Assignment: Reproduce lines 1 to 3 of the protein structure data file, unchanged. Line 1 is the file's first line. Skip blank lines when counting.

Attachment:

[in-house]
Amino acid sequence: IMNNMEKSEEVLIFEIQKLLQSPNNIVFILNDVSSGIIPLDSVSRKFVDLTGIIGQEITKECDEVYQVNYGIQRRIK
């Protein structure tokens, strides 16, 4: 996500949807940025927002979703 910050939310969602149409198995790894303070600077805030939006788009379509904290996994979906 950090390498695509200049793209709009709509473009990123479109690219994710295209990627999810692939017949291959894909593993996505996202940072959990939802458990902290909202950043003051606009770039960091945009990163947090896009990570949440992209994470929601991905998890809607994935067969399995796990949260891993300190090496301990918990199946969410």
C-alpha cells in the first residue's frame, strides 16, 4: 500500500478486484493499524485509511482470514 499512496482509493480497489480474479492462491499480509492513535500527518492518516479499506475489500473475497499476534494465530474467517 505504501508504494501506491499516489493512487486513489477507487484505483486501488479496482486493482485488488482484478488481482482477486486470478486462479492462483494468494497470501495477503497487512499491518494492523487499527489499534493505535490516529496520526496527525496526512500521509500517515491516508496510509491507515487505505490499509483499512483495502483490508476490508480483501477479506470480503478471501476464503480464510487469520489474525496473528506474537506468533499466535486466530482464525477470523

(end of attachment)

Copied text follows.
[in-house]
Amino acid sequence: IMNNMEKSEEVLIFEIQKLLQSPNNIVFILNDVSSGIIPLDSVSRKFVDLTGIIGQEITKECDEVYQVNYGIQRRIK
């Protein structure tokens, strides 16, 4: 996500949807940025927002979703 910050939310969602149409198995790894303070600077805030939006788009379509904290996994979906 950090390498695509200049793209709009709509473009990123479109690219994710295209990627999810692939017949291959894909593993996505996202940072959990939802458990902290909202950043003051606009770039960091945009990163947090896009990570949440992209994470929601991905998890809607994935067969399995796990949260891993300190090496301990918990199946969410």